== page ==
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Gross Margin Calculator

How is your Gross Margin doing? Learn more about how to calculate Gross Margin, and how it factors into your business below!

 

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Calculating Gross Profit: The Basic Formula

Your gross profit is the amount of money you've brought in by selling your products or services.

The formula for gross profit is revenue minus the cost of goods sold, or COGS.

"COGS" represents only the direct costs that go into each product or service you sold. In other words, these are costs you would not have if you had not made any sales. Your COGS will depend on your product and your business. It generally includes production materials, sales commissions, shipping, and any other costs that are necessary for each product.

It's important to recognize the difference between gross profit and gross profit margin. Your gross profit will be stated for a particular time period, like the year of 2019.

While your gross profit margin uses all the same variables (sale price for each item and the costs that went into that item), it is stated on a per-item basis. For instance, your gross profit margin might be $500 per item sold.

 

Gross Profit vs Net Profit

One of the most common mistakes business owners make when they look at their gross profit is confusing it with net profit. As we mentioned above, your gross profit only accounts for the direct expenses that go into each product. Your net profit, on the other hand, also subtracts your fixed operating expenses that you would have regardless of how many items you sell.

In other words, many businesses start by taking their revenues and subtracting production costs to get their gross profit. Then they subtract their operating expenses, interest, and taxes from that number to get their net profit. 

When you look at how successful your business is, your net profit will be the more accurate and comprehensive number. However, both gross profit and net profit are important calculations to know. You can learn a lot about your business from these individual numbers and from comparing the two.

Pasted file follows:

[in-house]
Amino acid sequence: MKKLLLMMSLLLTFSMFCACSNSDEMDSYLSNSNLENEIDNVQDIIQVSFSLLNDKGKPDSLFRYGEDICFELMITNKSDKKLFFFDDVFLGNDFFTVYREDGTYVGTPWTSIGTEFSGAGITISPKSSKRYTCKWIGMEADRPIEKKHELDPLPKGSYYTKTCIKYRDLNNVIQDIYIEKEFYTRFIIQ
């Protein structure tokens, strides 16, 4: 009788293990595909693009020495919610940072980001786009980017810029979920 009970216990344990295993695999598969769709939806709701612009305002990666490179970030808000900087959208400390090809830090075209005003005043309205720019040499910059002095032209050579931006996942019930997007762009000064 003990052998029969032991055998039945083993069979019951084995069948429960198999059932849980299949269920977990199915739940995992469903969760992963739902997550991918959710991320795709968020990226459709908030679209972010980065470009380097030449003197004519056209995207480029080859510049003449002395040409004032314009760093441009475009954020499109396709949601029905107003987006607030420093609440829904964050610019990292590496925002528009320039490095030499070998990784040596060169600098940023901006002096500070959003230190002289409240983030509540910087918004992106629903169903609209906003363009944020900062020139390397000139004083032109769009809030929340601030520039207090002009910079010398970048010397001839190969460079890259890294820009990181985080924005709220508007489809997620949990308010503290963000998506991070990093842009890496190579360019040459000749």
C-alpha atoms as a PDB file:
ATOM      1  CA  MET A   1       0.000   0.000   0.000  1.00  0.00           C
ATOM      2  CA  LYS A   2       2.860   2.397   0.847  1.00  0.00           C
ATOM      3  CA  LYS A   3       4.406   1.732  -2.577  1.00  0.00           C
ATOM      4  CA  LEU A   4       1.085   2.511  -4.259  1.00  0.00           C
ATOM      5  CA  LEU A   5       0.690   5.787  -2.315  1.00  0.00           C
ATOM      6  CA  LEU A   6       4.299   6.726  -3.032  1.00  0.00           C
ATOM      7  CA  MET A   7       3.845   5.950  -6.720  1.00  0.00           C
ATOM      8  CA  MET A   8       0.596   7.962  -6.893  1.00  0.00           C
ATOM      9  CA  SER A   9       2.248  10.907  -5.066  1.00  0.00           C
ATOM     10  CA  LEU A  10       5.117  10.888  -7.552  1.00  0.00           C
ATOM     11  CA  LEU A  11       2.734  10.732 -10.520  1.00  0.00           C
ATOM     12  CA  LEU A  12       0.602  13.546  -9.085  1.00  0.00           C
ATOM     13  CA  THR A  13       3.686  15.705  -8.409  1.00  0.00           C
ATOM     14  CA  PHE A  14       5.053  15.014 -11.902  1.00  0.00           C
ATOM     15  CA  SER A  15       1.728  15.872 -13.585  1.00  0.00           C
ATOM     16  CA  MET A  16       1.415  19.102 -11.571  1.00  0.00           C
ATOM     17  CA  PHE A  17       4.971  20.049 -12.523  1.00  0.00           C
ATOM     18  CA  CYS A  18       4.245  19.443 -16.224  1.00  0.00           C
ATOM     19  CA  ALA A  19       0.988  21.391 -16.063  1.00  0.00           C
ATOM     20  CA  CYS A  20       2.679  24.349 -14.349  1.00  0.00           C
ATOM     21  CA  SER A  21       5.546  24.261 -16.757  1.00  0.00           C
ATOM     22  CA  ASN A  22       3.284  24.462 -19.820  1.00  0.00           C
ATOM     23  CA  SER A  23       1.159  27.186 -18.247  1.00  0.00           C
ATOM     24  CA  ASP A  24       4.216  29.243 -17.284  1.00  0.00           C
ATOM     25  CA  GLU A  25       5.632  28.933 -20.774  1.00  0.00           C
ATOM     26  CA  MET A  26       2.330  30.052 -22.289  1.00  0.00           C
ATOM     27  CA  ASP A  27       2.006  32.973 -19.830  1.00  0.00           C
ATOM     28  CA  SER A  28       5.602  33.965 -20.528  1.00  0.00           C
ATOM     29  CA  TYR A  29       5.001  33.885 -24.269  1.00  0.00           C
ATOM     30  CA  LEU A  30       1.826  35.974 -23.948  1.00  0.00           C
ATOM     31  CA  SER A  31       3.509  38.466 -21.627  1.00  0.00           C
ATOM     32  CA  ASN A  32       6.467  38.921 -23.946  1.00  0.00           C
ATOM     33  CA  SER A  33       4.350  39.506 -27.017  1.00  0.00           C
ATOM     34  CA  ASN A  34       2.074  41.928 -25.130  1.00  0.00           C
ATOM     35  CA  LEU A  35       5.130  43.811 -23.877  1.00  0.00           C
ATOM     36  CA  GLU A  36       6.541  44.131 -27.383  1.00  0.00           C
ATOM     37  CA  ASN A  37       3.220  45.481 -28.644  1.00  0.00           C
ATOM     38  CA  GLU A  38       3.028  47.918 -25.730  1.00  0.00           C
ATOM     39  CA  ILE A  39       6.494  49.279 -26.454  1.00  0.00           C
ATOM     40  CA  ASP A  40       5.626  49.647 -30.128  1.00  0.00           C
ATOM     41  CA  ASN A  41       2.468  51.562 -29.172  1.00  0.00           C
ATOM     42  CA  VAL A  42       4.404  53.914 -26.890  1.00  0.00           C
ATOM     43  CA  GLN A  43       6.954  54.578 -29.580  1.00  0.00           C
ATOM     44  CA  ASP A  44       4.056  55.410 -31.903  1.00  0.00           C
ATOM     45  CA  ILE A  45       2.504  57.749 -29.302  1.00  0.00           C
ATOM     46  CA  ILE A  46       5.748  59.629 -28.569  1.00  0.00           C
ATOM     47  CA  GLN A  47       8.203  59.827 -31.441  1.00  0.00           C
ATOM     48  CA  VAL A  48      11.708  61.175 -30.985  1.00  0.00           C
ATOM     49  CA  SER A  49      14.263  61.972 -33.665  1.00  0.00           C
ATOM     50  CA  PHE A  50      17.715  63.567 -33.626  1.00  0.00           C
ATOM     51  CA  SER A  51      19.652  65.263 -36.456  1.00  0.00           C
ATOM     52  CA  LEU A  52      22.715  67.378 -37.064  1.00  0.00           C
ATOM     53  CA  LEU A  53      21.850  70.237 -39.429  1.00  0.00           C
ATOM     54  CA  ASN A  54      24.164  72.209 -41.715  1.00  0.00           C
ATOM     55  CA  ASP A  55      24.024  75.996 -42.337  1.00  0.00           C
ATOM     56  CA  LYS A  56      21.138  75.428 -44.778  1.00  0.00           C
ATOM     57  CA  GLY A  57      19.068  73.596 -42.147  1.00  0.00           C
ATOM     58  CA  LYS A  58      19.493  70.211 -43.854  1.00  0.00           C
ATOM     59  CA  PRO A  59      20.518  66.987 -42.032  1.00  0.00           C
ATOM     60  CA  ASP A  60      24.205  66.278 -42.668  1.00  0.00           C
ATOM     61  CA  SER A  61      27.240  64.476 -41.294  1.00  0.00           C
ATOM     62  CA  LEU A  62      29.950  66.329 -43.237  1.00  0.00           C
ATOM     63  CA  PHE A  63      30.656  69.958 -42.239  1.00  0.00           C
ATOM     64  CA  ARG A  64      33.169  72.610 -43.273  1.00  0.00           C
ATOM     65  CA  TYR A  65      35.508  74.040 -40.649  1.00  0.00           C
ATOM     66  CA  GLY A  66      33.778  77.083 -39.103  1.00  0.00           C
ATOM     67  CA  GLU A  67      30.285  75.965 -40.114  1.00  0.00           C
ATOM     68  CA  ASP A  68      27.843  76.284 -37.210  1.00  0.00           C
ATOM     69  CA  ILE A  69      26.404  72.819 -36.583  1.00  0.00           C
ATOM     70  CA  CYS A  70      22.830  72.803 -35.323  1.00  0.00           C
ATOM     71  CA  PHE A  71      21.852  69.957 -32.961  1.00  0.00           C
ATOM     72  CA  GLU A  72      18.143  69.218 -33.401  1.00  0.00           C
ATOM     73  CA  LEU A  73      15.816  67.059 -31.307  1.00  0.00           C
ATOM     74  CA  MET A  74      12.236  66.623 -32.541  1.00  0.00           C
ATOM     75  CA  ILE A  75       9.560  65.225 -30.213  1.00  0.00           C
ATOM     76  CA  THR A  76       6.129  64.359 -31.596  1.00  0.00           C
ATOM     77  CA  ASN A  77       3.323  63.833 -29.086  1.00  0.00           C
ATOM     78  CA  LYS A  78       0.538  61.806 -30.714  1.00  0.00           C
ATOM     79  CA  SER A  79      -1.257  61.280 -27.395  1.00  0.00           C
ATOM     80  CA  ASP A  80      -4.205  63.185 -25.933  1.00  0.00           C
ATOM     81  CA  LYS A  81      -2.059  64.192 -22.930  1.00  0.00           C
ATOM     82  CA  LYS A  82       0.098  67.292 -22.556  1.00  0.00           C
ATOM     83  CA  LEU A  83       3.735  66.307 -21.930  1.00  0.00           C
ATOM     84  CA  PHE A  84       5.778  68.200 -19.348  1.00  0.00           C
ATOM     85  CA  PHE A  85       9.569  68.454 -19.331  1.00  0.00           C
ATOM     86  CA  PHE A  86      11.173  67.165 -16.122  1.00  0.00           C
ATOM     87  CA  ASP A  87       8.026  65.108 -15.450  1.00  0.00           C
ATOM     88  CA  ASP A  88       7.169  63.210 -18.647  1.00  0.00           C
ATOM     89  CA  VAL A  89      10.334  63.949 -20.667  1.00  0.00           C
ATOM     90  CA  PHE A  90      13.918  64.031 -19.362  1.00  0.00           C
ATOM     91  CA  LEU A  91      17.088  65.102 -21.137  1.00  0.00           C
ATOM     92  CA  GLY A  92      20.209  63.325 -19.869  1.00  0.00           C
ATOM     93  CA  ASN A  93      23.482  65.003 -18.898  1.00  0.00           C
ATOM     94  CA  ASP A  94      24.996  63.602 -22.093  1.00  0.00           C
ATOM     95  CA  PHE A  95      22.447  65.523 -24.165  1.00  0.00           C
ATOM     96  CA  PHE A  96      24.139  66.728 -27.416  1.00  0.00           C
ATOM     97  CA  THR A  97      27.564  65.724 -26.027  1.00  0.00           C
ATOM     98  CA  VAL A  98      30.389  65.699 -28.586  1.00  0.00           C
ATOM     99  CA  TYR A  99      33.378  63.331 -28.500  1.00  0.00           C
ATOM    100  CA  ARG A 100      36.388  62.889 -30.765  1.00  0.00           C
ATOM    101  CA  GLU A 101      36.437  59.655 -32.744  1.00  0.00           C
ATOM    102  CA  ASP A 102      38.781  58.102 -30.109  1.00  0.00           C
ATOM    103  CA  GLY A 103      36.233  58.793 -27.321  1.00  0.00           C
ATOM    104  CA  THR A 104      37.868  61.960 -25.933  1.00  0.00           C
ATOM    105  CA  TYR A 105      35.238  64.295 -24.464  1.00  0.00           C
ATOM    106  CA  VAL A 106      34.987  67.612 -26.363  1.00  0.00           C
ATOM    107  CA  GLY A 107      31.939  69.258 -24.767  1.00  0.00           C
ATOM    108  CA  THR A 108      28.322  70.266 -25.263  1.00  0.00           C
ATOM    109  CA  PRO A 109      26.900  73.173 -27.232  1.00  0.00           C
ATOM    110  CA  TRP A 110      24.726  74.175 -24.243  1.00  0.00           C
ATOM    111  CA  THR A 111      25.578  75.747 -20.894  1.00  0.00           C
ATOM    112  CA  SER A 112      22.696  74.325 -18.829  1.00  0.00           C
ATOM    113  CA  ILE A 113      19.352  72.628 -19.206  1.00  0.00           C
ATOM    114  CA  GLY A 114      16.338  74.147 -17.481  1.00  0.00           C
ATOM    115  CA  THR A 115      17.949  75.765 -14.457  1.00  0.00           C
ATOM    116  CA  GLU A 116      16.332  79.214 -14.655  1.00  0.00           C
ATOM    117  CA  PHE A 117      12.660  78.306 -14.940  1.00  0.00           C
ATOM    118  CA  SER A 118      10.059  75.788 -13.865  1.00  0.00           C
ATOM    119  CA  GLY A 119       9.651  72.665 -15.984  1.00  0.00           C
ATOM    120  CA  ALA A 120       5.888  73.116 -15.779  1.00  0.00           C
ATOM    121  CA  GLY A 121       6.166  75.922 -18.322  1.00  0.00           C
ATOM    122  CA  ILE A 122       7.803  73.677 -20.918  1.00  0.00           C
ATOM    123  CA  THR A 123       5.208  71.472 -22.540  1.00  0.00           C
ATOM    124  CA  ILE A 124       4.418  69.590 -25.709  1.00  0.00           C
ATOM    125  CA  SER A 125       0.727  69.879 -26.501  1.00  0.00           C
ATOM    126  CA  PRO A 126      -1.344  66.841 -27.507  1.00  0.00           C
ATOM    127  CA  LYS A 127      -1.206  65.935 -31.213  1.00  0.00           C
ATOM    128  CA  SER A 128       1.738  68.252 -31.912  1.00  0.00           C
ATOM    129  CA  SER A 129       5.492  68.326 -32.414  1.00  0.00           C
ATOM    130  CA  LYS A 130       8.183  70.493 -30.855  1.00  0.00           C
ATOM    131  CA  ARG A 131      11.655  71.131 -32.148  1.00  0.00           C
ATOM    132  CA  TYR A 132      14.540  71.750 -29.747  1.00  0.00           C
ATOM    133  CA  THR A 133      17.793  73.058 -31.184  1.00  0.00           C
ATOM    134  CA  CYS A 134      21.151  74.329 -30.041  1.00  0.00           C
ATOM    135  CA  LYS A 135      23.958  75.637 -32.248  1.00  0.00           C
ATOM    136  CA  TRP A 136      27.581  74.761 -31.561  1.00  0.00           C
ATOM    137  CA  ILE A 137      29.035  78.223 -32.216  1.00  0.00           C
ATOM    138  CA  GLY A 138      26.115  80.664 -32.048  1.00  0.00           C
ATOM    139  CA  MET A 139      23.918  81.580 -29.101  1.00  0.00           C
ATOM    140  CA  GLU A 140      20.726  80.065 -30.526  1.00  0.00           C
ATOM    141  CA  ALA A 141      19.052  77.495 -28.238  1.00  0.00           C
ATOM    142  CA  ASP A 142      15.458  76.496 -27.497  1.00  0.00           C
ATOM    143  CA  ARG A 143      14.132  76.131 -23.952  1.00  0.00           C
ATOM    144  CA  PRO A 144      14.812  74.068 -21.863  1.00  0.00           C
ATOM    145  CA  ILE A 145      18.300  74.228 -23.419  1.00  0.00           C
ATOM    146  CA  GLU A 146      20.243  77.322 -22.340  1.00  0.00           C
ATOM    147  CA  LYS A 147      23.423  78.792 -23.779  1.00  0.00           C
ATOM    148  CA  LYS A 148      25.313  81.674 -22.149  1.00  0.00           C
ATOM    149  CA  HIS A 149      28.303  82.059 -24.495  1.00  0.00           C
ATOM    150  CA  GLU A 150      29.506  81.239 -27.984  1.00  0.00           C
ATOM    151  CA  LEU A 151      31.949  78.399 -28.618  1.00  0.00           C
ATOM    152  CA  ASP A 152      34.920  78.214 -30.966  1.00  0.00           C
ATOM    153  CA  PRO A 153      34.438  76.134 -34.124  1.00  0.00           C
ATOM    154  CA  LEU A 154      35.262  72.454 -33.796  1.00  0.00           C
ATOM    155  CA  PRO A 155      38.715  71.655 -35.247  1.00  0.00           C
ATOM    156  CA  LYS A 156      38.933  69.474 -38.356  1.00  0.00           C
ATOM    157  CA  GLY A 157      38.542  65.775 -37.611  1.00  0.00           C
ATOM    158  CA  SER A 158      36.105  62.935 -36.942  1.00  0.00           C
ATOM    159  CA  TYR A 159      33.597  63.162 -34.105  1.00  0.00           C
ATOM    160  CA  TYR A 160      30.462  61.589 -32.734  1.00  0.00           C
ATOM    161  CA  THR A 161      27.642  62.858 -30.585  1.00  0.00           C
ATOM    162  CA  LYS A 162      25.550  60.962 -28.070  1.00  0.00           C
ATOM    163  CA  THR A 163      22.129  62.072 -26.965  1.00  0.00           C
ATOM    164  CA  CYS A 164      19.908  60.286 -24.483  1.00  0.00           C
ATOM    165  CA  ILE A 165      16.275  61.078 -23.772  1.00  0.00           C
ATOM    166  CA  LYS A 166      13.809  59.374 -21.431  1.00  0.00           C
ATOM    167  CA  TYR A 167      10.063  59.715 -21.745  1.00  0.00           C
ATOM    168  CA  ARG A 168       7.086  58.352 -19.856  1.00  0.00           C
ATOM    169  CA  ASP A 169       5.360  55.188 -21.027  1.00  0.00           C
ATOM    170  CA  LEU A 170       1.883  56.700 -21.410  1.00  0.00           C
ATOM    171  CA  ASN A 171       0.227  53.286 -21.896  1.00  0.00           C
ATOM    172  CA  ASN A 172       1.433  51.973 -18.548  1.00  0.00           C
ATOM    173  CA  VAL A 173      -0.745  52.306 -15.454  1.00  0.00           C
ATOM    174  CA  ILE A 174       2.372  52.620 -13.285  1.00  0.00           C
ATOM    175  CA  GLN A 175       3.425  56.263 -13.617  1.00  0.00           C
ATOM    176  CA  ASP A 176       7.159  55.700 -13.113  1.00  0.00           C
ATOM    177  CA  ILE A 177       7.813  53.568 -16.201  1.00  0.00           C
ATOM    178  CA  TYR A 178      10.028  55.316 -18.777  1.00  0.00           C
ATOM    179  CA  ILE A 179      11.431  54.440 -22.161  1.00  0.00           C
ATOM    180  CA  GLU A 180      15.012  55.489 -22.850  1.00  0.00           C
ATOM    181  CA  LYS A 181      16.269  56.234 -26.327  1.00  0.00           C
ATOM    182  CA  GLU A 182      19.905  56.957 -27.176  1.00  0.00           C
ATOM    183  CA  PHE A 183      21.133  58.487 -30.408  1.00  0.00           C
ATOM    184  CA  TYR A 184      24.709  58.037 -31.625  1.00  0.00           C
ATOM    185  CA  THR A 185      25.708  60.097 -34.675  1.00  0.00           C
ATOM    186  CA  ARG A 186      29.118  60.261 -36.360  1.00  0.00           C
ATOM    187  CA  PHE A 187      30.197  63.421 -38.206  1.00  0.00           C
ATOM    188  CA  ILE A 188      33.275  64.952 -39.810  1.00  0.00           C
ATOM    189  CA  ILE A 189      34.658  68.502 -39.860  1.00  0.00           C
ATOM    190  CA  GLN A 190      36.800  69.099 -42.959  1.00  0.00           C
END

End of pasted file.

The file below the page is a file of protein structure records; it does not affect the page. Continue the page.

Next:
Calculating a Sample Company's Gross Profit

When it comes to math, sometimes the best way to learn is by doing it yourself. Let's look at an example of a gross profit calculation.

Company ABC manufactures and sells dining chairs at a price of $800 each. Their expenses include:

  • $40 in wood per chair
  • $8 in fabric per chair
  • $2 per chair for wood stain, screws, and other small materials
  • $200 per chair in hourly labor
  • $16 to ship each chair
  • $15,000 per month for salaried payroll
  • $5,000 per month in rent
  • $500 per month in utilities
  • $1,000 per month in interest
  • $1,000 per month in taxes

Let's say that in a particular month, the company sold 200 chairs. To calculate their total revenue, we calculate $800 x 200 chairs = $160,000. Now we add up their variable expenses. For each chair, they need to pay for the wood ($40), fabric ($8), small materials ($2), labor ($200), and shipping ($16). That's a total of $266 per chair. When we multiply it by the 200 chairs they sold, their total COGS is $53,200.

Finally, we subtract their total revenue ($160,000) minus their total COGS ($53,200) to arrive at a gross profit of $106,800. The other expenses we listed, such as the salaried payroll, rent, utilities, interest, and taxes, will factor into the net profit, not the gross profit.

 

The Purpose of Calculating Your Gross Profit

Your gross profit is a quick and helpful way to gauge how well your business performed for a set period of time. It reveals much more, though, when you track how much it changes over time.

For example, let's say you haven't been bringing in as much money as you had hoped. You look at your gross profit and see that it has been growing consistently. This tells you that your problem is an increase in your fixed expenses.